Posted on July 12th, 2012 by pajamapress
In Last Airlift: A Vietnamese Orphan’s Rescue from War, Marsha Forchuk Skrypuch tells the story of one child who was flown out of war-torn Vietnam to find a new life and a new family in Canada. Tuyet’s story is not the only one, however. Today Thi-Mai Murphy shares her own experience.
In April, 1975, an airplane left Saigon carrying nervous aid workers and dozens of frightened babies and children. These were orphans, many fathered by American soldiers and others with disabilities, who were not expected to survive the imminent North Vietnamese invasion.
“No one really knows how old they were,” explains Thi-Mai. Doctors estimated the ages of the children using x-rays; since some of an infant’s 350 bones fuse over time (adults have just 206), they were able to approximate the orphans’ ages by counting their bones. Thi-Mai was judged to be three.
“I don’t remember anything,” she says. “Just stories told to me. We were taken from orphanages to a house near the base, where lines of buses came to pick us up and bring us to the airport. We were rushed in and the pilots only had a small window [of time in which] to take off.”
The plane landed in Hong Kong, where a medical team came aboard to examine the children and remove the sickest ones for treatment. Some of the healthy ones were transferred to another plane bound for England. Thi-Mai continued on to Canada.
Thi-Mai’s adoptive parents didn’t know she was on her way to them. “My parents originally applied for Haiti. They were told adoptions would be halted because Vietnamese children were coming over. Then they were told there were none left (I’m thinking they were talking about the flight that landed in Montreal a week or so before us, but they were already pre-assigned parents before landing).”
When Thi-Mai’s flight landed, an adoption coordinator called her parents and asked if they still wanted a Vietnamese child. They did, and Thi-Mai became one of the family.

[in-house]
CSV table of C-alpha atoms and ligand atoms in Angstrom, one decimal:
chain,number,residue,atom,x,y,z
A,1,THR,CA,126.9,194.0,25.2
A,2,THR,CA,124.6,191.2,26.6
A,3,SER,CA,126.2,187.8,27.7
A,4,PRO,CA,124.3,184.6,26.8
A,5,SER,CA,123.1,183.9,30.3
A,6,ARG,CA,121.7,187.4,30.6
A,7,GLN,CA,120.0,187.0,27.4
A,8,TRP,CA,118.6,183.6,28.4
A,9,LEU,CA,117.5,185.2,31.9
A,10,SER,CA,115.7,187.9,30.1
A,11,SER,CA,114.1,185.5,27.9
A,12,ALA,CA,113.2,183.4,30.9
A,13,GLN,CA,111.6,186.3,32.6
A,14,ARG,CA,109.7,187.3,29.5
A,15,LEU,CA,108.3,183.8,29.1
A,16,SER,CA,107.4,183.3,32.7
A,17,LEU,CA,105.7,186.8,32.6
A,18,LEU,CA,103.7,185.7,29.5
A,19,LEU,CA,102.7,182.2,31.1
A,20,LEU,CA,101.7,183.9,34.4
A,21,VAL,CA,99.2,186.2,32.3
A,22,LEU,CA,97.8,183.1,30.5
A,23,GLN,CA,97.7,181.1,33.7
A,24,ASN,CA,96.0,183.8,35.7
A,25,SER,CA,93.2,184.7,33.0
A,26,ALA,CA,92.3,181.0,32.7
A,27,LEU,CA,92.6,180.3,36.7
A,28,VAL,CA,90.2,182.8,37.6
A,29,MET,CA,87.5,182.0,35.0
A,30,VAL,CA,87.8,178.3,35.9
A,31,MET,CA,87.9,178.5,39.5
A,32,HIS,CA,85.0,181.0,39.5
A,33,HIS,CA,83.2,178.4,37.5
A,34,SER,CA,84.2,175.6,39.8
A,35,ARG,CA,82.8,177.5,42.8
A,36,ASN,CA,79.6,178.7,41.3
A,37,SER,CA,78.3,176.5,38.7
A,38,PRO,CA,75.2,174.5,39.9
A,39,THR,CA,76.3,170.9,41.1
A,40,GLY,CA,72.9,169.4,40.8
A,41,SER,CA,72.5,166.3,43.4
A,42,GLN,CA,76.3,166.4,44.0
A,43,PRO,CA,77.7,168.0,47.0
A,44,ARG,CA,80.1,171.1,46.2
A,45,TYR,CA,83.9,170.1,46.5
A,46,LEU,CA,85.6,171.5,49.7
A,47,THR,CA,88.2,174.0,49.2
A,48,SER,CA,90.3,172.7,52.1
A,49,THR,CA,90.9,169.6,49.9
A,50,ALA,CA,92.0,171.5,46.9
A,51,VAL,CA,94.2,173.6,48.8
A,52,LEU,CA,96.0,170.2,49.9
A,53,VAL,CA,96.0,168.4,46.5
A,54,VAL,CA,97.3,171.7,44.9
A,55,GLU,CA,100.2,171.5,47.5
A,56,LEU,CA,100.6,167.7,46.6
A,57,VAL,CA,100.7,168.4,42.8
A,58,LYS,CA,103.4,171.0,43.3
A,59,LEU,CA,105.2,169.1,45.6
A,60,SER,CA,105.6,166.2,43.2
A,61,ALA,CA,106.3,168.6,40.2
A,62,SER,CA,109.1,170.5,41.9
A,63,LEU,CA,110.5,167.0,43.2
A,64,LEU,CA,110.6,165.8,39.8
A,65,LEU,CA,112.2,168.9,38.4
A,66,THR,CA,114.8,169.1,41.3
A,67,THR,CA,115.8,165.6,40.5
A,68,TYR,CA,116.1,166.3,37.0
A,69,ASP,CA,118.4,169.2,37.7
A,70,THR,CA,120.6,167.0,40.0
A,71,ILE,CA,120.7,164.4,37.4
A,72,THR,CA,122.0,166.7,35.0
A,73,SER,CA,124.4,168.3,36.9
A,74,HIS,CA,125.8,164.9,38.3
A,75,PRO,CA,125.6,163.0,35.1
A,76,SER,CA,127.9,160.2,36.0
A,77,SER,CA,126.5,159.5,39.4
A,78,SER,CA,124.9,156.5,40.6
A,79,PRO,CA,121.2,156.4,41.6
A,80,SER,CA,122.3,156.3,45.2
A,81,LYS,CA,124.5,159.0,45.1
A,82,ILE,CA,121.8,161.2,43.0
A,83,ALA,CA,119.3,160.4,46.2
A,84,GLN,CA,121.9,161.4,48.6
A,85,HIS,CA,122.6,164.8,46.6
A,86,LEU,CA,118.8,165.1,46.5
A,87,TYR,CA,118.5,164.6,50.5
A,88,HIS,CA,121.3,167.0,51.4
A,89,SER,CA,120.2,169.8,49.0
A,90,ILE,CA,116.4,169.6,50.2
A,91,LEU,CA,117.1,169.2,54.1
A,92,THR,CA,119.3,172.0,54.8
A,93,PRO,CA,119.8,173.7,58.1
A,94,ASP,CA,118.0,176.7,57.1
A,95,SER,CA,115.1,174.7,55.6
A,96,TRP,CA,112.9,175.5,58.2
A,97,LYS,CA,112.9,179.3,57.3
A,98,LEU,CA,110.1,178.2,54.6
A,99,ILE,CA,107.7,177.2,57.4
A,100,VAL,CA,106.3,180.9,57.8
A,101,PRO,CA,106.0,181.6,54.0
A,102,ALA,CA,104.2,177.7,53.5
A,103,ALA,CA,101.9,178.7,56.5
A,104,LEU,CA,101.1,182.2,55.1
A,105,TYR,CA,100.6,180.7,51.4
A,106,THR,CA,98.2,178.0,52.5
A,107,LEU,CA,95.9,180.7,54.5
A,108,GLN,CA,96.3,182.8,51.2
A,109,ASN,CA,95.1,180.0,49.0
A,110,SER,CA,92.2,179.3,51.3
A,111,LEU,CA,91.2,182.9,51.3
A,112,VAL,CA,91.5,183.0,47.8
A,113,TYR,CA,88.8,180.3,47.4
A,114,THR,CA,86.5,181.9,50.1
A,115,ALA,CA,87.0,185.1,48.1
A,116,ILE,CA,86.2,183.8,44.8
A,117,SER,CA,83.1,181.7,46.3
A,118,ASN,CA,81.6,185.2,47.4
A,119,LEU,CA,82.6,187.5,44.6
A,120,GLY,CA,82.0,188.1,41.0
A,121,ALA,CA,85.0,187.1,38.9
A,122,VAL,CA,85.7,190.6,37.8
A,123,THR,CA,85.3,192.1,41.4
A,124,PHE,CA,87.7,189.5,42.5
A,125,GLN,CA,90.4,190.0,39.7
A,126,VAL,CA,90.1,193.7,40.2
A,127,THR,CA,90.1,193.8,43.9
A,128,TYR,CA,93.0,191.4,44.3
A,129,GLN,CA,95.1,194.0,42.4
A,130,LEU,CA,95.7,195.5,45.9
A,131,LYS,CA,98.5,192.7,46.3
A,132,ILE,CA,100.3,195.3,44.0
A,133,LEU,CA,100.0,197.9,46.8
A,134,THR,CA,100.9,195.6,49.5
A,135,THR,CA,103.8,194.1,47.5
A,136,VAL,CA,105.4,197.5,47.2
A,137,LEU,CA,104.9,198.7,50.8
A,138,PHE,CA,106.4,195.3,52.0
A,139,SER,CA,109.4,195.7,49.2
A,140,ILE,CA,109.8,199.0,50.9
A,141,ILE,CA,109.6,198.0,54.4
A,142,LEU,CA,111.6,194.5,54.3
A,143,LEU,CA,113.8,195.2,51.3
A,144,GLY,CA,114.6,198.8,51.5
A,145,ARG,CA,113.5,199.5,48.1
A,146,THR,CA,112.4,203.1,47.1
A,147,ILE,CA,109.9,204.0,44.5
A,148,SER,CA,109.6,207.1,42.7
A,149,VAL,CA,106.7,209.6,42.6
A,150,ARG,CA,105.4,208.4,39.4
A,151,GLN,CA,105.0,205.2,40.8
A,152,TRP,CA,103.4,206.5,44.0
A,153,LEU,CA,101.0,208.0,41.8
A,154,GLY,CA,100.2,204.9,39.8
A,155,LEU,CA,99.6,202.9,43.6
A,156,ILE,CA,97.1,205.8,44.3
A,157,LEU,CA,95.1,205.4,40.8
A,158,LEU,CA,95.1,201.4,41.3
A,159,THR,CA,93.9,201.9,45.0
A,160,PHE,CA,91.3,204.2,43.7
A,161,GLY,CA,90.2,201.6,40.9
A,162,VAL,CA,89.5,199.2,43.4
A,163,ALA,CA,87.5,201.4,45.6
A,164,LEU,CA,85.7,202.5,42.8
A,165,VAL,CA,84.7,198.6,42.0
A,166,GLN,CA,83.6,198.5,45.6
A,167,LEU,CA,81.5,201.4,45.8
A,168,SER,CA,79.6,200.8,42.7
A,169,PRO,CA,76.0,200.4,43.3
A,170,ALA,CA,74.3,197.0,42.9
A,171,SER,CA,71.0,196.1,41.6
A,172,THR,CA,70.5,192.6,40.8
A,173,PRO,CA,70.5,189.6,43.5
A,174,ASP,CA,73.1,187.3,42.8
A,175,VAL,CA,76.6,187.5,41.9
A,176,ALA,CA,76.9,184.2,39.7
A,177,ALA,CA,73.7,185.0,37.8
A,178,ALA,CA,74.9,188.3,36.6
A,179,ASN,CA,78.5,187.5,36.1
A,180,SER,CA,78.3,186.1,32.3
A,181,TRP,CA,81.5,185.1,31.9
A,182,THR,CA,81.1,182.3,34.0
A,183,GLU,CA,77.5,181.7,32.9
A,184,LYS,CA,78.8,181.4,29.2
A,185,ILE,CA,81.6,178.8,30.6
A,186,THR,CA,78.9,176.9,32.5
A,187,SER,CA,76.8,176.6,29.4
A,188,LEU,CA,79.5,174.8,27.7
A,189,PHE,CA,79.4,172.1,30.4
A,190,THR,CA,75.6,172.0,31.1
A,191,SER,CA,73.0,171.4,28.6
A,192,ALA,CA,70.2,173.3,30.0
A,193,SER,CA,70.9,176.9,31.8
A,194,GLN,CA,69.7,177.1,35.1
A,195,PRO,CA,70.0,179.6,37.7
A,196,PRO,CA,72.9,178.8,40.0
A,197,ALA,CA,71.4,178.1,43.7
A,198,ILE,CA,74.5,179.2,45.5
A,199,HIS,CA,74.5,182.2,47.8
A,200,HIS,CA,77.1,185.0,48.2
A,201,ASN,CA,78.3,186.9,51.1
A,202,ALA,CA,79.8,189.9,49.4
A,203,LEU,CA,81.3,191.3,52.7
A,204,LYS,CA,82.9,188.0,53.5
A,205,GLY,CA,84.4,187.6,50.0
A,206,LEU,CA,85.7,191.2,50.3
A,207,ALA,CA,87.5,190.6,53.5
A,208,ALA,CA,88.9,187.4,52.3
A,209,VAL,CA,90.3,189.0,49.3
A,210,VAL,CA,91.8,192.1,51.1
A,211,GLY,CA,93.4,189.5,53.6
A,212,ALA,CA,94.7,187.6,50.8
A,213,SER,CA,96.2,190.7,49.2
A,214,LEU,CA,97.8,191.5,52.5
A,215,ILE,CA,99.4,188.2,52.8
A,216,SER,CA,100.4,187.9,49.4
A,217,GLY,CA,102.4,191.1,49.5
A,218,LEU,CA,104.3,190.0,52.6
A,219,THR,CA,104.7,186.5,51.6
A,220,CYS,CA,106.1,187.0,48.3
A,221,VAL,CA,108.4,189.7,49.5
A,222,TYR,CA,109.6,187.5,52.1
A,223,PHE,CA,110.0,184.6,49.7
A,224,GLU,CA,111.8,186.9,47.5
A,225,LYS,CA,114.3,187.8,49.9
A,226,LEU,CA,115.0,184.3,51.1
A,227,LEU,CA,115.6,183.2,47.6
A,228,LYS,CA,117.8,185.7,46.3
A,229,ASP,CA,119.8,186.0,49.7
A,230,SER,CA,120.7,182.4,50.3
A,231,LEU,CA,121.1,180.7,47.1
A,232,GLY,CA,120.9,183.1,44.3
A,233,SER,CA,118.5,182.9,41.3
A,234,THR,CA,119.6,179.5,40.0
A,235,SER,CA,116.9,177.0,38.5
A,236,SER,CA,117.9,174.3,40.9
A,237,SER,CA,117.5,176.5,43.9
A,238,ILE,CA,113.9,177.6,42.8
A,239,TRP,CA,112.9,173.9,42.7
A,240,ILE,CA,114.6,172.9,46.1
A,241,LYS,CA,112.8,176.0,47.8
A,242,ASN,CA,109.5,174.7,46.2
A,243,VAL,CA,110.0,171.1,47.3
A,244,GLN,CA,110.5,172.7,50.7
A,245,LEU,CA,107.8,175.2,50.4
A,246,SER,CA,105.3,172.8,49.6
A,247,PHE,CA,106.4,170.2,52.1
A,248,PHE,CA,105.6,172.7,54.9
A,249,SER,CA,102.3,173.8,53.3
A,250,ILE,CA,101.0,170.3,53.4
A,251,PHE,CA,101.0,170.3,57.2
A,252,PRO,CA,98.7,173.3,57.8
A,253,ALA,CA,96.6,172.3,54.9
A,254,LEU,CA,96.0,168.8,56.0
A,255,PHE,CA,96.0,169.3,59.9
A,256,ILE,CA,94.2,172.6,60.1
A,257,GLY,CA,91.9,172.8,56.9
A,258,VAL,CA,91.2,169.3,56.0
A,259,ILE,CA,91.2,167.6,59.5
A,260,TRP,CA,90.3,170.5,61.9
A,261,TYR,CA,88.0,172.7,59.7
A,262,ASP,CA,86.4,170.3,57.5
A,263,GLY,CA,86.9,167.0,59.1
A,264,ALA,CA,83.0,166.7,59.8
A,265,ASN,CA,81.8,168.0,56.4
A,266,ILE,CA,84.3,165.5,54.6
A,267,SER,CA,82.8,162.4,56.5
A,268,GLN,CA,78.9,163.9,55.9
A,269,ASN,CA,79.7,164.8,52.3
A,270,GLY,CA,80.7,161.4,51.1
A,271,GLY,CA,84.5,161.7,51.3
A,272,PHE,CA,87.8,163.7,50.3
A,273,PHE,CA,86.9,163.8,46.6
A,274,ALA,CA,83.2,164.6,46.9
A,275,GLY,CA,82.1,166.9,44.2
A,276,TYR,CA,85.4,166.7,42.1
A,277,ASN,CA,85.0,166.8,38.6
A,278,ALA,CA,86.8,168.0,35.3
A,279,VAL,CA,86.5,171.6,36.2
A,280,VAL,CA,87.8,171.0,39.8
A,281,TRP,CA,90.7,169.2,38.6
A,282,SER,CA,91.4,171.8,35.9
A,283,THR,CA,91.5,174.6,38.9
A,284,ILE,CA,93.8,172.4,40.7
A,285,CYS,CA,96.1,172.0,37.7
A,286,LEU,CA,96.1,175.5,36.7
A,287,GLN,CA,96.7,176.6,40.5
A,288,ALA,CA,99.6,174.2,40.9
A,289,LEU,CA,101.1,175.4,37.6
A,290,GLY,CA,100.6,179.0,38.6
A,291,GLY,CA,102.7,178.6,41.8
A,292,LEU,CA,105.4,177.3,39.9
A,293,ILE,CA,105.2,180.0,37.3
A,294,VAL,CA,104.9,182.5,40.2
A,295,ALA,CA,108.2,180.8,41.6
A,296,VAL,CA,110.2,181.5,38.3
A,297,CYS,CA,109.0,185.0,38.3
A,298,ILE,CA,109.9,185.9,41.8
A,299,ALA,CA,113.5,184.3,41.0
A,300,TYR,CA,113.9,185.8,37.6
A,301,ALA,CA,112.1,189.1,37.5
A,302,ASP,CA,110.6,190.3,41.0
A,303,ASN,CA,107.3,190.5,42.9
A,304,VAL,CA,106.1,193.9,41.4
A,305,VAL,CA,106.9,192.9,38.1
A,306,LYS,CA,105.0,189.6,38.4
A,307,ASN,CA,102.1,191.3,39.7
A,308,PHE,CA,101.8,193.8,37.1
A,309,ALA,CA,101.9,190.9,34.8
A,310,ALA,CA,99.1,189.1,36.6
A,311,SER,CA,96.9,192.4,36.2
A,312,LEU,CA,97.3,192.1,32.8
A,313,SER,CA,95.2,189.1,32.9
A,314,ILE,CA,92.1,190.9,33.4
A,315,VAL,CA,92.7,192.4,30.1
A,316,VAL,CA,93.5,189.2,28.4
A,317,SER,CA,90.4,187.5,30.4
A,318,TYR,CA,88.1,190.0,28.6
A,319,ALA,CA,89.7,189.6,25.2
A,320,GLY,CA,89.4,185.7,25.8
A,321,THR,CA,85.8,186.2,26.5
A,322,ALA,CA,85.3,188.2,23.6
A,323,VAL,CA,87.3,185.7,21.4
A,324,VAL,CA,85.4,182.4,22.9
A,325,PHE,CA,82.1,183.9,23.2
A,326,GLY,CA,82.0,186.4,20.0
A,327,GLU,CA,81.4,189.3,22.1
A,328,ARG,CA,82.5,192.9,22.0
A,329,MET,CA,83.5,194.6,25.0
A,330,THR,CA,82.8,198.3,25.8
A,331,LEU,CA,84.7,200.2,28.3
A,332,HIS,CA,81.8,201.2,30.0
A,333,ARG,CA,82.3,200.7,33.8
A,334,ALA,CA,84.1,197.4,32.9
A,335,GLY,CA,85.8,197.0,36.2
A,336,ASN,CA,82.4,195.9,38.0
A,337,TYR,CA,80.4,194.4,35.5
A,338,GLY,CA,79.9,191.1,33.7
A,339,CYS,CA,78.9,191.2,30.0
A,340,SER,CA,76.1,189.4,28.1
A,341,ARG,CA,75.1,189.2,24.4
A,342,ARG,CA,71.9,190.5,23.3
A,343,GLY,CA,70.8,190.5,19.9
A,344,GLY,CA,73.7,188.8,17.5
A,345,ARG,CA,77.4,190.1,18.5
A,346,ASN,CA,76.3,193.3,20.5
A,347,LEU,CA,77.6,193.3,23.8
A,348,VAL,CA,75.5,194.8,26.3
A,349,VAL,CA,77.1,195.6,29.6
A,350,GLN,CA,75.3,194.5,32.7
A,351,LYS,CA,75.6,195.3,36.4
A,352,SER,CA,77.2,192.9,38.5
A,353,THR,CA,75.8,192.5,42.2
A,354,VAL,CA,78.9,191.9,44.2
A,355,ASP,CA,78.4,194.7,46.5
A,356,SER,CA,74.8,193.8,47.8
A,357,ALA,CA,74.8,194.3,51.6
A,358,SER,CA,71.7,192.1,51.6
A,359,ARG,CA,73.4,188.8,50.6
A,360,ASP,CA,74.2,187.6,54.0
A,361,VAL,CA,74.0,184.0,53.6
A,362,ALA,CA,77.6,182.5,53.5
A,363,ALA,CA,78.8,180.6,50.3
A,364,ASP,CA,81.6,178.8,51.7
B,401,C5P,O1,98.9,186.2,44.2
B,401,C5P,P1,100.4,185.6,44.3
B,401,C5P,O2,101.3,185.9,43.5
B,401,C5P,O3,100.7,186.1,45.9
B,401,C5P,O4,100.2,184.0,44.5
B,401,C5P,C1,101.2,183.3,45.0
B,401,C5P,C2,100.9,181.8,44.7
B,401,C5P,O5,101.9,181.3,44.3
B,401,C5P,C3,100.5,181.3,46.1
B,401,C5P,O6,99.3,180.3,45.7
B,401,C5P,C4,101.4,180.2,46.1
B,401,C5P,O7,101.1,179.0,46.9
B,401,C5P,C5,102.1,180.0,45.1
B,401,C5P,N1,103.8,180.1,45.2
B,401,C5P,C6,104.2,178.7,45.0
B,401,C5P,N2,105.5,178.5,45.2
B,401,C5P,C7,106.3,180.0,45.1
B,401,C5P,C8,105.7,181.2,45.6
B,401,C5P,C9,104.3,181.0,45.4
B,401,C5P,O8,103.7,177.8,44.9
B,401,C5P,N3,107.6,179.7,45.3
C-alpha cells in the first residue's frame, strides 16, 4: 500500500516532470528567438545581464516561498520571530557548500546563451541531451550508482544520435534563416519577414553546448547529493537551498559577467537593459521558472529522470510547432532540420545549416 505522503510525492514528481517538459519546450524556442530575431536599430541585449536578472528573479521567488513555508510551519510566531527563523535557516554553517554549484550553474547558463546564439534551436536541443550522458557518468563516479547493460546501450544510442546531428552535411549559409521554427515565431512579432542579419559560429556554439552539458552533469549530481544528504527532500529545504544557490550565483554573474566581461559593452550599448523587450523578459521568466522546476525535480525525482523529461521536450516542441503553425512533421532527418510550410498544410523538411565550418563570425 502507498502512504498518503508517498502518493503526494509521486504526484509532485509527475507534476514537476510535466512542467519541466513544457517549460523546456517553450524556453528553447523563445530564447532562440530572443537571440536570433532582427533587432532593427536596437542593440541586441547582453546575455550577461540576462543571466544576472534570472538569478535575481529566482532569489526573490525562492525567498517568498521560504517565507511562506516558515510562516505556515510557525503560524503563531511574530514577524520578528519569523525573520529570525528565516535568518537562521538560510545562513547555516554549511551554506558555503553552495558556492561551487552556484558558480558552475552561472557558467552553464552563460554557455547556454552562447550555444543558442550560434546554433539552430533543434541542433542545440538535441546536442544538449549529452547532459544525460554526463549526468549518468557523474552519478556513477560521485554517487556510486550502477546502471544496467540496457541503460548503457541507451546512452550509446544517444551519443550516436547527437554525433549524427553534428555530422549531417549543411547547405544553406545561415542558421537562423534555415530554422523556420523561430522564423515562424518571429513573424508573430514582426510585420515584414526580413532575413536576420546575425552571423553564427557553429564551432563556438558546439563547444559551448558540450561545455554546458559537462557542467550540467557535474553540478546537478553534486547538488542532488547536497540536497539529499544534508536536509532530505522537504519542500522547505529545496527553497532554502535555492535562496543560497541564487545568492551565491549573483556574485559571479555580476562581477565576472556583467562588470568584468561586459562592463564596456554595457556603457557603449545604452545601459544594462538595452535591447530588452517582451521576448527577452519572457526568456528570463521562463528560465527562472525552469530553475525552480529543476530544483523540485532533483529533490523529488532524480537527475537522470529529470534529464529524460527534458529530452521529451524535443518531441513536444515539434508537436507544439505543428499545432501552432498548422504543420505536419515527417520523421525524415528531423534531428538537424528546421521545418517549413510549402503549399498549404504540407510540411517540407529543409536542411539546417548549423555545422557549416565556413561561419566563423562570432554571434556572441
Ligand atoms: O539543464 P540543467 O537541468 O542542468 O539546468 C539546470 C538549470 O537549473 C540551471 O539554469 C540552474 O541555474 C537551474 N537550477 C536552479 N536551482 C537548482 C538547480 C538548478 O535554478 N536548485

It wasn’t always easy for Thi-Mai to feel like she belonged in her new country. “I never really pictured myself [being] adopted until later when I started noticing family pictures. How I was the only dark one in the pictures,” she says. School bullies and the visual reminder of a nearly-all-white community didn’t help.
Thi-Mai’s early childhood will probably always be something of a mystery. A number of the orphans have gotten together for reunions as adults, but what they learn from each other is not always happy. And there are always questions that no one knows how to answer.
“There’s always the negative side that no-one delves into…Some lives were destroyed in the process, some ran from their past, some just bubble themselves.”
One concern that comes up frequently is health. “Was I affected by Agent Orange? The Napalm? Do I have cancer? Diabetes? Heart defects?…Some of us have discovered issues within our bodies that medically we contracted when we were younger. Where and when is a mystery.”
Origin is another mystery. “Many of us don’t look Vietnamese. Some look Cambodian, some Laos, etc.” It is possible that some of them fled to Vietnam from other countries, hoping to be airlifted to safety. Most will never know whether they came as orphans or with families of their own.
The heroic rescue of orphans from a war zone makes for a wonderful story. It is much more difficult to talk about the identity struggles those orphans later experienced. Thi-Mai is a truth seeker, and she wants to know everything she can about her history—the good and the bad.
“All in all, the conclusion to most [of the orphans] is, ‘we were in an orphanage in Vietnam and adopted into loving homes,’” she says. “Silence is heard from
those who beg to differ.” (Thi grew up in a loving home. Some did not.)
Thi-Mai has never returned to Vietnam, but she plans to. In the meantime, every month she meets with others from her flight, both orphans and volunteers, for Vietnamese food—“Something most of us never had growing up, until we met.”
As for her children and future generations, Thi-Mai will make sure they grow up knowing as much as possible about their heritage—medical, biological and cultural. The connections Thi-Mai has with other orphans and with volunteers who were involved in her flight will help to answer their questions as well as her own.
“My son knows his mom’s past now and more about his background,” she says.
She adds that when friends and teachers ask him where he is from, he talks about Vietnam. “I have an extended family out there,” he says.